Selloff in financials sends Dow, Nasdaq, S&P 500 sharply lower
Stocks dropped on Thursday, resuming the downward momentum that marked trading earlier in the week. An initial attempt at a rally gave way to renewed selling during the middle of the day, led by an aggressive slide in financial stocks.
Worries about the impact of higher interest rates have weighed on the major U.S. equity averages lately. Investors are now looking ahead to a key employment report due out on Friday.
The Nasdaq Composite (COMP.IND) closed -2.1%, the S&P 500 (SP500) finished -1.9% and the Dow (DJI) ended -1.7%.
The S&P 500 concluded trading at 3,918.32, a slide of 73.69 points on the day. The Nasdaq dropped 237.65 points to finish at 11,338.35 and the Dow Jones slumped 543.54 points to end at 32,254.86.
All 11 S&P sectors contributed to Thursday's retreat. Financials represented the vanguard of the decline, falling by more than 4%. Real Estate, Materials, Consumer Discretionary and Communication Services all fell more than 2%. Consumer Staples was the only market segment to drop by less than 1%.
"The Federal Reserve’s actions have consequences. After markets failed to break out earlier this year, we’re now dealing with a return to the realization that inflation is sticky while economic growth is weakening," analyst Leo Nelissen of BN Capital told Seeking Alpha. "Not only is the Fed forced to combat inflation, but it’s also expected to do it quickly."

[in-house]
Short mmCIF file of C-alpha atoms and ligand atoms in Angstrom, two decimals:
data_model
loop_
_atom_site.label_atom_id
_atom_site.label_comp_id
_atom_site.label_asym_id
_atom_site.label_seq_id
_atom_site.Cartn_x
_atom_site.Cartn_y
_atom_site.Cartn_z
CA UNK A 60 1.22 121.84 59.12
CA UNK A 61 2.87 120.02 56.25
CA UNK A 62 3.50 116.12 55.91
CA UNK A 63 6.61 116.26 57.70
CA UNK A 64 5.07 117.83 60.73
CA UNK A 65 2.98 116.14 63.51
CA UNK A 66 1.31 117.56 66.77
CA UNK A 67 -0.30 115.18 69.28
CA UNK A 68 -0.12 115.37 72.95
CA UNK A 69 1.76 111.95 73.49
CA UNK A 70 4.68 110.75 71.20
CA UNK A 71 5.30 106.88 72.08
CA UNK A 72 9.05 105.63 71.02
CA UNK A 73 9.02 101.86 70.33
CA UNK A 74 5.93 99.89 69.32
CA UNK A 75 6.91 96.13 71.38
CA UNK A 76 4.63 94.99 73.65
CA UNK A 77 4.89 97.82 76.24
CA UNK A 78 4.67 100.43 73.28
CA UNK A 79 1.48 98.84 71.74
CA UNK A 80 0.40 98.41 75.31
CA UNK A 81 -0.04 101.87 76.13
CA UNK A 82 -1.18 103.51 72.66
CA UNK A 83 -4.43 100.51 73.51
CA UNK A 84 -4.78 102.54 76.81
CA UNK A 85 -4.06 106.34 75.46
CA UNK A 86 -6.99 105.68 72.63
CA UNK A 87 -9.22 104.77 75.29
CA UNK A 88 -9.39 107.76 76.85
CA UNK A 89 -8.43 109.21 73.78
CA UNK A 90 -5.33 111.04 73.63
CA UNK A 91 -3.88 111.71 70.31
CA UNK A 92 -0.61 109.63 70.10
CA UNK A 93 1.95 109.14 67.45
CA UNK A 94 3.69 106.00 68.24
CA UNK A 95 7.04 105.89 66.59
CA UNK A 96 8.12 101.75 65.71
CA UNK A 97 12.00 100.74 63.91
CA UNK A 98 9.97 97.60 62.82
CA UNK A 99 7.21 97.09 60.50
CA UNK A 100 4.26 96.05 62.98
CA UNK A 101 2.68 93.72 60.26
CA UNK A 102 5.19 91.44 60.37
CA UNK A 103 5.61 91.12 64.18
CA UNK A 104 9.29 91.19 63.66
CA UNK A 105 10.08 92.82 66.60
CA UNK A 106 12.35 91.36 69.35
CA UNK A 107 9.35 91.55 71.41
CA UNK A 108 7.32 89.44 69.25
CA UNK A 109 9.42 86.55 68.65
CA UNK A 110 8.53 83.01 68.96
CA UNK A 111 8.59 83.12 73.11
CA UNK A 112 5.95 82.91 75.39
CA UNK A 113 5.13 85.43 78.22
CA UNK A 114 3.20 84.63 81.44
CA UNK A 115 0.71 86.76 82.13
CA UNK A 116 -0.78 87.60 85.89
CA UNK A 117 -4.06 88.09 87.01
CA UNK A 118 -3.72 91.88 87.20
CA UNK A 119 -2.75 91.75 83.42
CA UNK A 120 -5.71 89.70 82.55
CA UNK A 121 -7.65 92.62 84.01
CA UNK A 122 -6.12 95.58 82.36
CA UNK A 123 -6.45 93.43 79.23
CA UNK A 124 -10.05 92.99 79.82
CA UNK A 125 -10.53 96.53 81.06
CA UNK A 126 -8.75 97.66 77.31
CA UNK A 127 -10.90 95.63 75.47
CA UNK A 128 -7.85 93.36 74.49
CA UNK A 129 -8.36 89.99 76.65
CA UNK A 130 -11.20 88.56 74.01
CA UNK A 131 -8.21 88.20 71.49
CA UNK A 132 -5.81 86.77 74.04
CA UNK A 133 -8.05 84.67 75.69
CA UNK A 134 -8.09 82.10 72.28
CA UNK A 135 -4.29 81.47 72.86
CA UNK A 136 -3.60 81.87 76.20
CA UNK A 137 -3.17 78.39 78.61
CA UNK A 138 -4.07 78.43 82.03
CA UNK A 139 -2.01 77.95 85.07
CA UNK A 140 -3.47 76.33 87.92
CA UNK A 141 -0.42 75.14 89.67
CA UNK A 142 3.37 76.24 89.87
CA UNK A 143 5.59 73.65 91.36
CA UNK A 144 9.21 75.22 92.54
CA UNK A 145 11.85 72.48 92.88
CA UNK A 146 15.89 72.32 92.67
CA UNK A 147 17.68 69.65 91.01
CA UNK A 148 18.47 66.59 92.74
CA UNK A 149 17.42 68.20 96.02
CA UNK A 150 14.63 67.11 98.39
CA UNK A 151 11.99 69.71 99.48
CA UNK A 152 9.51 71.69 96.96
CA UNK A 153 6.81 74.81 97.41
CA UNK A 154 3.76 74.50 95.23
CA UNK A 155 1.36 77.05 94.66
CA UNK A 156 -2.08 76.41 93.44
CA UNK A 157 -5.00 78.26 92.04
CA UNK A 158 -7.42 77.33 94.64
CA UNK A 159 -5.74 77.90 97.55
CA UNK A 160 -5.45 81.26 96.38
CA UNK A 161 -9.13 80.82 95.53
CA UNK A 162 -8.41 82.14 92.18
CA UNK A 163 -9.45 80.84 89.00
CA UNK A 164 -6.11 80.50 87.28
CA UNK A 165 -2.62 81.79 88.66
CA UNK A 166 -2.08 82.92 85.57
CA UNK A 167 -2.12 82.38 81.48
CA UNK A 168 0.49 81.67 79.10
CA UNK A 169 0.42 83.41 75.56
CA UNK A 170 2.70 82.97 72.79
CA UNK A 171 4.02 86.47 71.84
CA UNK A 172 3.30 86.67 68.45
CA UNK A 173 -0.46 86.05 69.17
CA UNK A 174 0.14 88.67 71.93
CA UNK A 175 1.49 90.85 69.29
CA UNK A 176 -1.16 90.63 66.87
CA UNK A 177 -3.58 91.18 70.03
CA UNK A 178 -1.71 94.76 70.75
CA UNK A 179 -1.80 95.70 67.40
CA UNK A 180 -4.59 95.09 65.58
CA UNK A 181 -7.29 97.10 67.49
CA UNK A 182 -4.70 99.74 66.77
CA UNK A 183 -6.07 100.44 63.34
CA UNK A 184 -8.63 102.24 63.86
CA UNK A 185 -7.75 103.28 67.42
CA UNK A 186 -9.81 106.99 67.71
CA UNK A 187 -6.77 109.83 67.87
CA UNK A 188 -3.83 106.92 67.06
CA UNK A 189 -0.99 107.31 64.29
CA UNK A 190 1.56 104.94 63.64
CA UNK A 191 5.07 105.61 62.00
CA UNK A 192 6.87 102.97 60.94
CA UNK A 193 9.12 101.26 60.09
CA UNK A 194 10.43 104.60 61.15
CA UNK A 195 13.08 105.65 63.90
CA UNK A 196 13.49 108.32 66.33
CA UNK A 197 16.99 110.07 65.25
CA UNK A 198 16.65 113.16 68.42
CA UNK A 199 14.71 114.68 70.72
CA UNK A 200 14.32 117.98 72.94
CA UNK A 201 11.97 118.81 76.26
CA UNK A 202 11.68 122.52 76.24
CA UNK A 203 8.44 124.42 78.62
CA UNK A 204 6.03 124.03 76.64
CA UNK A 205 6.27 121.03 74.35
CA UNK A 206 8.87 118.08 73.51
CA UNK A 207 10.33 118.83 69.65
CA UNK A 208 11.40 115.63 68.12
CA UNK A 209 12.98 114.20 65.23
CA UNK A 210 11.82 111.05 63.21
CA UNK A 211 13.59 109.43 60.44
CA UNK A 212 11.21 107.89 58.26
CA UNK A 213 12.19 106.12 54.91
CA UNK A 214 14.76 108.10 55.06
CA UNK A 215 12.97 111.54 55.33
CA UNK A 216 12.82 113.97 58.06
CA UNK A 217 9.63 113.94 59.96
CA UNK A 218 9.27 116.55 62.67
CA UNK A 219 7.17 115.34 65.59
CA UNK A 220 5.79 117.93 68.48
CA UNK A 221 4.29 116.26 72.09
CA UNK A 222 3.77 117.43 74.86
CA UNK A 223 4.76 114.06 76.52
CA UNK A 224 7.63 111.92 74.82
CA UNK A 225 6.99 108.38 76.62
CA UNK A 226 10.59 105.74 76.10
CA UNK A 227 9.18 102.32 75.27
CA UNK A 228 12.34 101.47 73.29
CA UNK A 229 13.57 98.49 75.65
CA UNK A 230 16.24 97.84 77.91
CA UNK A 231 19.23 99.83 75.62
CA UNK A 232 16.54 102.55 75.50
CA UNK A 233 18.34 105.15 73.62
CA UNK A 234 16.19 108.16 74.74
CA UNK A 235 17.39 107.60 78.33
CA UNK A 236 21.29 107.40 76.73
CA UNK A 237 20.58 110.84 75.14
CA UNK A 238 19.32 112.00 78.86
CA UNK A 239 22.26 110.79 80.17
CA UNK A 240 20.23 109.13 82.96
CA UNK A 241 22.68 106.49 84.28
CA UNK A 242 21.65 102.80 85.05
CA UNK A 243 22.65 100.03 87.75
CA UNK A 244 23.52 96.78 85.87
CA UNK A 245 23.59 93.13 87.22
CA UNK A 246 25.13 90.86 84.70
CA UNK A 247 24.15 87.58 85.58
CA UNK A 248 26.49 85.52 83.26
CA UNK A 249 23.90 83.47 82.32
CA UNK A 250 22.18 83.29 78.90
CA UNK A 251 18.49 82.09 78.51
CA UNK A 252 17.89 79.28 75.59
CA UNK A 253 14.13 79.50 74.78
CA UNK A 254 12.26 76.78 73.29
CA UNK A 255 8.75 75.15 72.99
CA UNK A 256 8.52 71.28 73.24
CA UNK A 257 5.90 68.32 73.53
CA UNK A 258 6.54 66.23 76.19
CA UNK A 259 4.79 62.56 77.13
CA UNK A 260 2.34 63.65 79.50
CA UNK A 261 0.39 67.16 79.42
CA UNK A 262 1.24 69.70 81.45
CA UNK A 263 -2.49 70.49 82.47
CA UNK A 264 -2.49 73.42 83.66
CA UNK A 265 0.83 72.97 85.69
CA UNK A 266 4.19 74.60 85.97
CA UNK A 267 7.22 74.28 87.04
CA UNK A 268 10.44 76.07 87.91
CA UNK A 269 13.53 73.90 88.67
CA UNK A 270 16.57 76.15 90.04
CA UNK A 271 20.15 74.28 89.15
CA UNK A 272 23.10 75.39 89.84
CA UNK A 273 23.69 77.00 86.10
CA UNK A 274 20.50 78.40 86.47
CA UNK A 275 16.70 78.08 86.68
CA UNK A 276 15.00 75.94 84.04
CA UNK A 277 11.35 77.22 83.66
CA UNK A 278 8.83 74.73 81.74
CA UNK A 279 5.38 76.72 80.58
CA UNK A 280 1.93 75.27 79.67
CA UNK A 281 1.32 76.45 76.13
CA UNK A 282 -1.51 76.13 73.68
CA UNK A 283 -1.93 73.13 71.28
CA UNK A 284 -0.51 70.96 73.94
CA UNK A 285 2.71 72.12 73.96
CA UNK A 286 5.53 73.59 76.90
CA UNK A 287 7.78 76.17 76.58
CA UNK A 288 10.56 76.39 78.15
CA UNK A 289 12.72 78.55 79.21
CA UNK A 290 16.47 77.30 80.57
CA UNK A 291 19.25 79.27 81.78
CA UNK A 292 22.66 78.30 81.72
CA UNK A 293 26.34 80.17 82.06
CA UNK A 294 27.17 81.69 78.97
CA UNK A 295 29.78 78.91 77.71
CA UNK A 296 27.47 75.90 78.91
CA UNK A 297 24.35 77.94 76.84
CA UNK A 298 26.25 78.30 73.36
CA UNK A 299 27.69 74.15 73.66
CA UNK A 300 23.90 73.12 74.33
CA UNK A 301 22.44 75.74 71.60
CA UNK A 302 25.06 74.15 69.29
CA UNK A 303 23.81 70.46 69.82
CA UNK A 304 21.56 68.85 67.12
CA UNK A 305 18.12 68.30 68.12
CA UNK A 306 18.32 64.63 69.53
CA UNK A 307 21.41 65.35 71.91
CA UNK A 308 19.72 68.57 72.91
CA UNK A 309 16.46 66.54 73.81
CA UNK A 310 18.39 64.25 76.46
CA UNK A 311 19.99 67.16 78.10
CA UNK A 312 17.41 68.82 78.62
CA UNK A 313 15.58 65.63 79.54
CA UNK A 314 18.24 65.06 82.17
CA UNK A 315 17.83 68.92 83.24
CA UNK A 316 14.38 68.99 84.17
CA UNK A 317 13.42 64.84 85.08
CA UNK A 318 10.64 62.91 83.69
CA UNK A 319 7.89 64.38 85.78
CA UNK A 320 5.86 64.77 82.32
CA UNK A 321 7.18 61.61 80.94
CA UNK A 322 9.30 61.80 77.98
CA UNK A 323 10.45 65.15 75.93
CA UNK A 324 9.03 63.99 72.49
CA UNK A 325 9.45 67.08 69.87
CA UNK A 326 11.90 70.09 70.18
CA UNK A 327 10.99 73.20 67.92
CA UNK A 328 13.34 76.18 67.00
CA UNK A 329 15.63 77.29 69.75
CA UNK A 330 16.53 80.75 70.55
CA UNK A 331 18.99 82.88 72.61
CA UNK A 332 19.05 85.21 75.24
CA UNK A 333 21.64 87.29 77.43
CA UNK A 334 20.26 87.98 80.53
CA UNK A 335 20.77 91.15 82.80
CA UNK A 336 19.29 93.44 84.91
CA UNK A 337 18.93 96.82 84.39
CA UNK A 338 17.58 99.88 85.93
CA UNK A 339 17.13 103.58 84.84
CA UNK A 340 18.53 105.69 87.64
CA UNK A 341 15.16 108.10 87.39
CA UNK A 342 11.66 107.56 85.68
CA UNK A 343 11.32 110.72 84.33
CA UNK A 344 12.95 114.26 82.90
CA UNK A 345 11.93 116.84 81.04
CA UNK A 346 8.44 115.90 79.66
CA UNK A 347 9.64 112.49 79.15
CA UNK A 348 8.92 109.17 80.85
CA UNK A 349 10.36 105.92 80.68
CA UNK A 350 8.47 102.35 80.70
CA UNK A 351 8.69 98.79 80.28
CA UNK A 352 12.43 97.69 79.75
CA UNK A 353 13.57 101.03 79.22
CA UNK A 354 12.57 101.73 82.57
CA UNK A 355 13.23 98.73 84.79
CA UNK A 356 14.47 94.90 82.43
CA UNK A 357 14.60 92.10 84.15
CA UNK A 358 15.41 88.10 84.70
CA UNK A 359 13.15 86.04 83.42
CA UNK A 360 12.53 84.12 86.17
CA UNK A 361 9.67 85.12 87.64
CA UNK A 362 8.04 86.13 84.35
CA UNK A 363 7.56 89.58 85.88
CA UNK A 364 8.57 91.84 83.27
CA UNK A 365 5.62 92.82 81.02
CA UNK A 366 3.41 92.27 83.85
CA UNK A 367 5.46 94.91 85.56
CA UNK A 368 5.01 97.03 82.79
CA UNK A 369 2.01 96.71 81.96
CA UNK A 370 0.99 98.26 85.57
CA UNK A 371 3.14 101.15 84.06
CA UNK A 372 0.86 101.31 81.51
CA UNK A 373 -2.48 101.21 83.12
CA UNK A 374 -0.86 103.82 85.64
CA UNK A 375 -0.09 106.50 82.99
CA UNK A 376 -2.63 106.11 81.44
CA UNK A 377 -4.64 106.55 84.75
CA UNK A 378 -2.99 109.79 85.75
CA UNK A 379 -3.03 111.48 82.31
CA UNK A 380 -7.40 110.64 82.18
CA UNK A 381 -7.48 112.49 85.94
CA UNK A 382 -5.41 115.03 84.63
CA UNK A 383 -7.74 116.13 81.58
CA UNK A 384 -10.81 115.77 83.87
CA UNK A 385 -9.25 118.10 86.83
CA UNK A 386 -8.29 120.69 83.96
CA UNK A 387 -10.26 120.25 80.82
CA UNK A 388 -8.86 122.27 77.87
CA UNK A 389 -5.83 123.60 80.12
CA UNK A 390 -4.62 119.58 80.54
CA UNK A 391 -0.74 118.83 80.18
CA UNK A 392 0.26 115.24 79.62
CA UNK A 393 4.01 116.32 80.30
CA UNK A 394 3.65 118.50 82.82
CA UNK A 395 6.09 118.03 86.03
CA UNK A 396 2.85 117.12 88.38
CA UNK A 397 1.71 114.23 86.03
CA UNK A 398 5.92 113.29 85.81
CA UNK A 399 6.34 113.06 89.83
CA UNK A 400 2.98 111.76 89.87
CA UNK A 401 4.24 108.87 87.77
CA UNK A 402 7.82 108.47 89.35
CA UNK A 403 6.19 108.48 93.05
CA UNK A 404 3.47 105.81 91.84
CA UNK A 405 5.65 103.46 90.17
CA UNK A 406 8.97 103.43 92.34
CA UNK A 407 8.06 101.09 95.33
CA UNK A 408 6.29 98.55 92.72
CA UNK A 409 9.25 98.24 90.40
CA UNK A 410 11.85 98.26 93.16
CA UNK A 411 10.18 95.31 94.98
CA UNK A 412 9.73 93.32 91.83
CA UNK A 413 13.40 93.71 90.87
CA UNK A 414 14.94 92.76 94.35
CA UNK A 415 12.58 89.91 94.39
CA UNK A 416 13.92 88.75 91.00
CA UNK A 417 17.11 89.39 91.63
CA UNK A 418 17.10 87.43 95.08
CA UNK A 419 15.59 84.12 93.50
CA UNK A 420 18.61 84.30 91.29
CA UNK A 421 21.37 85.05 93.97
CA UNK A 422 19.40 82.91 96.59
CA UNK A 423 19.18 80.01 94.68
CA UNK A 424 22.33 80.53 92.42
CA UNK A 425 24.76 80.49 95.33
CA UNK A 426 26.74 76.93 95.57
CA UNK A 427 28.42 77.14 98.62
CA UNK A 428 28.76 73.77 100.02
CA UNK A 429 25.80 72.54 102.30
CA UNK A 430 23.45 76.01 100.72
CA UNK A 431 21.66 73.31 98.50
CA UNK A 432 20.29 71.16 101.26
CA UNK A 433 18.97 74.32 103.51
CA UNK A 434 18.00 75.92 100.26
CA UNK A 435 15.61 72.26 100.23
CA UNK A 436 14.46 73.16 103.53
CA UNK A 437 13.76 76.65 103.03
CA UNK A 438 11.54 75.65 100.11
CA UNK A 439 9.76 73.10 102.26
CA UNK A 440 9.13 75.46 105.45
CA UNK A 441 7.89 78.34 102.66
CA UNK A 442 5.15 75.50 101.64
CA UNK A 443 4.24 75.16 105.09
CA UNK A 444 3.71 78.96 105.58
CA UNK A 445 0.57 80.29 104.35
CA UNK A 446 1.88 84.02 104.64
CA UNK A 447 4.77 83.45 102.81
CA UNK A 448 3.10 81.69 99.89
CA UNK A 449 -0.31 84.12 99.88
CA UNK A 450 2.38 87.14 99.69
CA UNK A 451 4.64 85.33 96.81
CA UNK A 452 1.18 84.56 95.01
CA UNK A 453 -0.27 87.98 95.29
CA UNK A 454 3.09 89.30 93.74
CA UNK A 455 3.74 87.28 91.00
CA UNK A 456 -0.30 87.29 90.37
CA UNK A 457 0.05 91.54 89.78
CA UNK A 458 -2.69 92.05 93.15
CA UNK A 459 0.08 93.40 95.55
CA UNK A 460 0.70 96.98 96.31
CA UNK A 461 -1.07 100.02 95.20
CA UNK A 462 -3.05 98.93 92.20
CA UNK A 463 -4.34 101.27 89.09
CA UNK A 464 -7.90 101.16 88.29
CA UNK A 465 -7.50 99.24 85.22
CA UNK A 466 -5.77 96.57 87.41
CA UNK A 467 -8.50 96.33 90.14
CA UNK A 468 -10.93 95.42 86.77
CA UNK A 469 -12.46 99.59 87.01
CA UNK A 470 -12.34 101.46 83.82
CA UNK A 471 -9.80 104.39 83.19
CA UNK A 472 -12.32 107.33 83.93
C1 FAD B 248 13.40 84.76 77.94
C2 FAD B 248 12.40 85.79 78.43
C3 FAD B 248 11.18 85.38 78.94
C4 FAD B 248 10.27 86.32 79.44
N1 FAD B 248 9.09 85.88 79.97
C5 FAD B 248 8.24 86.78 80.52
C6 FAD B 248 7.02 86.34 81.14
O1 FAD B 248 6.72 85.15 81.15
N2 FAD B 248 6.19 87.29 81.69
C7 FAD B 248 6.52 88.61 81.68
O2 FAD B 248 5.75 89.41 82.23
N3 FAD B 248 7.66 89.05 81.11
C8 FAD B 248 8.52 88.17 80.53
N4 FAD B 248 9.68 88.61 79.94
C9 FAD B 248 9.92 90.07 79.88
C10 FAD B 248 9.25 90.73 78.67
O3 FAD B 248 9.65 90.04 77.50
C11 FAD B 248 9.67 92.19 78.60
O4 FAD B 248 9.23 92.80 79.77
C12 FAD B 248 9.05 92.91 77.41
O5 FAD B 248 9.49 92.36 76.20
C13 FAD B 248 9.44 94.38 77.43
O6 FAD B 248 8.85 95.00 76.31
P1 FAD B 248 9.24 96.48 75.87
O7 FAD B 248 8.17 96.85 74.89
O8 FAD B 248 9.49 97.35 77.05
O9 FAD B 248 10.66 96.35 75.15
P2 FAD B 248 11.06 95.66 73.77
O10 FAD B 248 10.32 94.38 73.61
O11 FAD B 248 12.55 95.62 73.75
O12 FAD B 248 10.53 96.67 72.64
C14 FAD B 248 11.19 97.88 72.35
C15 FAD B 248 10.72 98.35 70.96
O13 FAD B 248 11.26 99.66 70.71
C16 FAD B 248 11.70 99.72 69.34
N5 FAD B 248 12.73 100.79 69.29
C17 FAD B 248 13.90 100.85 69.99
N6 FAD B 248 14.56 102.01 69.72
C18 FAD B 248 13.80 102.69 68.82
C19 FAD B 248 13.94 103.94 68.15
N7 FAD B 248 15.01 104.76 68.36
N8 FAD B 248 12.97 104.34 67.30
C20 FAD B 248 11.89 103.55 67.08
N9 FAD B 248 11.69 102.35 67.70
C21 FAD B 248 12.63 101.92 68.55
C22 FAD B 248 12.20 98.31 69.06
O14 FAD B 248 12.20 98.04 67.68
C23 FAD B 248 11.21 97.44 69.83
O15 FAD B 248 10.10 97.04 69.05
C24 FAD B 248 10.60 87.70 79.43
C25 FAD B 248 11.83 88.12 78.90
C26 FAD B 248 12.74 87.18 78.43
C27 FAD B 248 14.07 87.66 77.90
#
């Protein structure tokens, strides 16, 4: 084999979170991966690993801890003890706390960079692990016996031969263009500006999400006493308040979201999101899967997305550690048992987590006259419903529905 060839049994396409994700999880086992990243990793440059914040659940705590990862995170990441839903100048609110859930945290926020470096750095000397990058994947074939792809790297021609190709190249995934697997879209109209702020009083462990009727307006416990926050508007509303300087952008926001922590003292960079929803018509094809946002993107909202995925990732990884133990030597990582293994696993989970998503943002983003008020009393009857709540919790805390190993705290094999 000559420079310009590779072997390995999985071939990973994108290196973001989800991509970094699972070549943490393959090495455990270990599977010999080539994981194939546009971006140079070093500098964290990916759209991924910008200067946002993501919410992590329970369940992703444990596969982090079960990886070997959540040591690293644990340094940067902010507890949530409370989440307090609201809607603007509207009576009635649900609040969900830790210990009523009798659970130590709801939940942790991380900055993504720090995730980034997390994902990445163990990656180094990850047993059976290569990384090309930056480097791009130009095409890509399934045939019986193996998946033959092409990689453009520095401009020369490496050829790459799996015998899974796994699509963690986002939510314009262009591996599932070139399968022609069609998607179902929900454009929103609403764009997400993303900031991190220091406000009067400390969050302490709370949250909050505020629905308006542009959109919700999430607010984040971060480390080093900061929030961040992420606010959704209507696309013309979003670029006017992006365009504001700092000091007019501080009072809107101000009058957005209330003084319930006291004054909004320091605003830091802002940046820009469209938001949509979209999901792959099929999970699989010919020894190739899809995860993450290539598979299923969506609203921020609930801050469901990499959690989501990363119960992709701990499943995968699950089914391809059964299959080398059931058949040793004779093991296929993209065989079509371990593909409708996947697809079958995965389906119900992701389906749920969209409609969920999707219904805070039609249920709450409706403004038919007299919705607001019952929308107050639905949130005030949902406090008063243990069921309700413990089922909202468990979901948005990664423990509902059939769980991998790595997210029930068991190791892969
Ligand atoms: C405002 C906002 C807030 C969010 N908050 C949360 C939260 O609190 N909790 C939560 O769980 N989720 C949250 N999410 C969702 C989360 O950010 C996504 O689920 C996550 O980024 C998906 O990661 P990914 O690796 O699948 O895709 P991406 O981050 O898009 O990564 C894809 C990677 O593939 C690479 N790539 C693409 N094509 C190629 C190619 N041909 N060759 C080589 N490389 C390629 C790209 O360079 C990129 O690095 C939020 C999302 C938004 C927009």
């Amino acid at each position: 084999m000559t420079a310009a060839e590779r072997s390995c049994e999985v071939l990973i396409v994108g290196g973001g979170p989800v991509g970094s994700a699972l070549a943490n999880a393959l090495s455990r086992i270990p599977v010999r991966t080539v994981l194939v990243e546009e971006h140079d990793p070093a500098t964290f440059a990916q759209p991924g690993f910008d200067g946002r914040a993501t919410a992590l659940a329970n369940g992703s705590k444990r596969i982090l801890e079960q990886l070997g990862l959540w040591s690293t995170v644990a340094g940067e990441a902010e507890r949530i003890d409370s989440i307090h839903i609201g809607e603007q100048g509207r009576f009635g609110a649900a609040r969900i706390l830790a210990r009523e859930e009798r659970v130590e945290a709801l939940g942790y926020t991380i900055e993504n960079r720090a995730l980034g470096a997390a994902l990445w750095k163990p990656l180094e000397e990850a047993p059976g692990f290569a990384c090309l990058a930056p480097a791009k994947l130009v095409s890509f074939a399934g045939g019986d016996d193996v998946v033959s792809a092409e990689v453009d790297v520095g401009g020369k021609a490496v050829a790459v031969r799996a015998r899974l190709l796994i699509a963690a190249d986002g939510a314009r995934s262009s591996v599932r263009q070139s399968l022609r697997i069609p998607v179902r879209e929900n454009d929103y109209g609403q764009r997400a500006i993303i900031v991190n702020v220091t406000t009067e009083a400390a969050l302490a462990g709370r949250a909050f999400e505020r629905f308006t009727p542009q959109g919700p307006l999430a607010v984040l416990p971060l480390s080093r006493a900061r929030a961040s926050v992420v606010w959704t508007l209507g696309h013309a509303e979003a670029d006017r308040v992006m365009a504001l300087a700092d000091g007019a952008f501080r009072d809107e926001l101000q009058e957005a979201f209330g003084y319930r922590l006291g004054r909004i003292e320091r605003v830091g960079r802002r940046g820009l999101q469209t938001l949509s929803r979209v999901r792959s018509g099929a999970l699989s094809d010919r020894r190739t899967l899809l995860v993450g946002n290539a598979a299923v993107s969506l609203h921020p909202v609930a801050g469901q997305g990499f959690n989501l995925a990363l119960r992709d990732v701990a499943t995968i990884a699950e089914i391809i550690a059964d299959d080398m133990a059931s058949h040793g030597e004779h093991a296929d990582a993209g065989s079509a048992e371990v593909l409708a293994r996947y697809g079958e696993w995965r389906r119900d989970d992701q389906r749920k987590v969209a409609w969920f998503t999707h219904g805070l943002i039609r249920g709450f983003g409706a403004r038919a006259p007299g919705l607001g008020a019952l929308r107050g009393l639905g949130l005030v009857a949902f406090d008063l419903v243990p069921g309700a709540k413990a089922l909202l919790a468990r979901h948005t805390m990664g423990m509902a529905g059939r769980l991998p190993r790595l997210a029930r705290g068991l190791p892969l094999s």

Nelissen added: "Over, the next 12 months we’ll see 40% of government debt maturing, leading to a surge in anticipated interest payments. As a result, the risk/reward balance for equities is shifting, particularly given that the equity risk premium is at its lowest point since 2009."
Wall Street received a boost at the start of trading from a higher-than-expected initial jobless claims reading, which showed that the number of Americans filing for first-time unemployment benefits rose to 211K. An increase in layoffs suggested the labor market could be cooling, potentially removing a crucial inflationary pressure.
However, the early advance quickly dissipated, with stocks declining steadily through the much of the rest of the day. This added to a retreat seen earlier this week, when Federal Reserve Chair Jerome Powell issued hawkish remarks.
Elsewhere in the financial markets, buyers dominated fixed-income trading, sending yields lower. The 2-year yield (US2Y) dropped back below 5%, sliding 16 basis points to 4.90%. Meanwhile, the 10-year Treasury yield (US10Y) dipped 5 basis points to 3.92%.
Among individual stocks, SVB Financial Group (SIVB) cratered about 60% after announcing a balance sheet restructuring and lowering its forecast.